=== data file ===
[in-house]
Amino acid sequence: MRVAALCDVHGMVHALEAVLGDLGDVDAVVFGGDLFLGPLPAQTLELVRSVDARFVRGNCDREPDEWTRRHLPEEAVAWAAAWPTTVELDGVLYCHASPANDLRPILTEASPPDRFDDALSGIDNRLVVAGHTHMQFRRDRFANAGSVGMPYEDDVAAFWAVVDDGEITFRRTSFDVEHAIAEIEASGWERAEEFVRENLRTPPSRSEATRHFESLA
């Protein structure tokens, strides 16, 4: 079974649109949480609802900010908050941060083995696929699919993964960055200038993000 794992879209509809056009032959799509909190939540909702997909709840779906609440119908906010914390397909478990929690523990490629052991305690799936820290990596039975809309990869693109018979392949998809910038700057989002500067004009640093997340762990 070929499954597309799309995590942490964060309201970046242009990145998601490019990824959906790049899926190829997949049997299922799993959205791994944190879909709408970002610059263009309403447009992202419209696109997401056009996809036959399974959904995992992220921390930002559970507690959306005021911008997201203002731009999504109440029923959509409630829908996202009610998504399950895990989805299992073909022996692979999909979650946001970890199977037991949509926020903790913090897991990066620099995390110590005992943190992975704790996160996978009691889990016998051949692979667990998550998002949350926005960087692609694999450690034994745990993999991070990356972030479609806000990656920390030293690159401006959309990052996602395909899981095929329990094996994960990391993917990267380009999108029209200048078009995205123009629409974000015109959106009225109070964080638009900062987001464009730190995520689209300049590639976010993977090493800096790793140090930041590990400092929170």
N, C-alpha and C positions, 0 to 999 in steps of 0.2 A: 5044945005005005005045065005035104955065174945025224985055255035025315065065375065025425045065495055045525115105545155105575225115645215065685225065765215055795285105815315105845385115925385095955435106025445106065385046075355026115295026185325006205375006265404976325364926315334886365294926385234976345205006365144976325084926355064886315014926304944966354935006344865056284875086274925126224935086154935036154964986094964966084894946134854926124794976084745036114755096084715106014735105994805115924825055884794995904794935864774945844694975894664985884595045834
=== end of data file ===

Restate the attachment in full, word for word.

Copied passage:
[in-house]
Amino acid sequence: MRVAALCDVHGMVHALEAVLGDLGDVDAVVFGGDLFLGPLPAQTLELVRSVDARFVRGNCDREPDEWTRRHLPEEAVAWAAAWPTTVELDGVLYCHASPANDLRPILTEASPPDRFDDALSGIDNRLVVAGHTHMQFRRDRFANAGSVGMPYEDDVAAFWAVVDDGEITFRRTSFDVEHAIAEIEASGWERAEEFVRENLRTPPSRSEATRHFESLA
């Protein structure tokens, strides 16, 4: 079974649109949480609802900010908050941060083995696929699919993964960055200038993000 794992879209509809056009032959799509909190939540909702997909709840779906609440119908906010914390397909478990929690523990490629052991305690799936820290990596039975809309990869693109018979392949998809910038700057989002500067004009640093997340762990 070929499954597309799309995590942490964060309201970046242009990145998601490019990824959906790049899926190829997949049997299922799993959205791994944190879909709408970002610059263009309403447009992202419209696109997401056009996809036959399974959904995992992220921390930002559970507690959306005021911008997201203002731009999504109440029923959509409630829908996202009610998504399950895990989805299992073909022996692979999909979650946001970890199977037991949509926020903790913090897991990066620099995390110590005992943190992975704790996160996978009691889990016998051949692979667990998550998002949350926005960087692609694999450690034994745990993999991070990356972030479609806000990656920390030293690159401006959309990052996602395909899981095929329990094996994960990391993917990267380009999108029209200048078009995205123009629409974000015109959106009225109070964080638009900062987001464009730190995520689209300049590639976010993977090493800096790793140090930041590990400092929170």
N, C-alpha and C positions, 0 to 999 in steps of 0.2 A: 5044945005005005005045065005035104955065174945025224985055255035025315065065375065025425045065495055045525115105545155105575225115645215065685225065765215055795285105815315105845385115925385095955435106025445106065385046075355026115295026185325006205375006265404976325364926315334886365294926385234976345205006365144976325084926355064886315014926304944966354935006344865056284875086274925126224935086154935036154964986094964966084894946134854926124794976084745036114755096084715106014735105994805115924825055884794995904794935864774945844694975894664985884595045834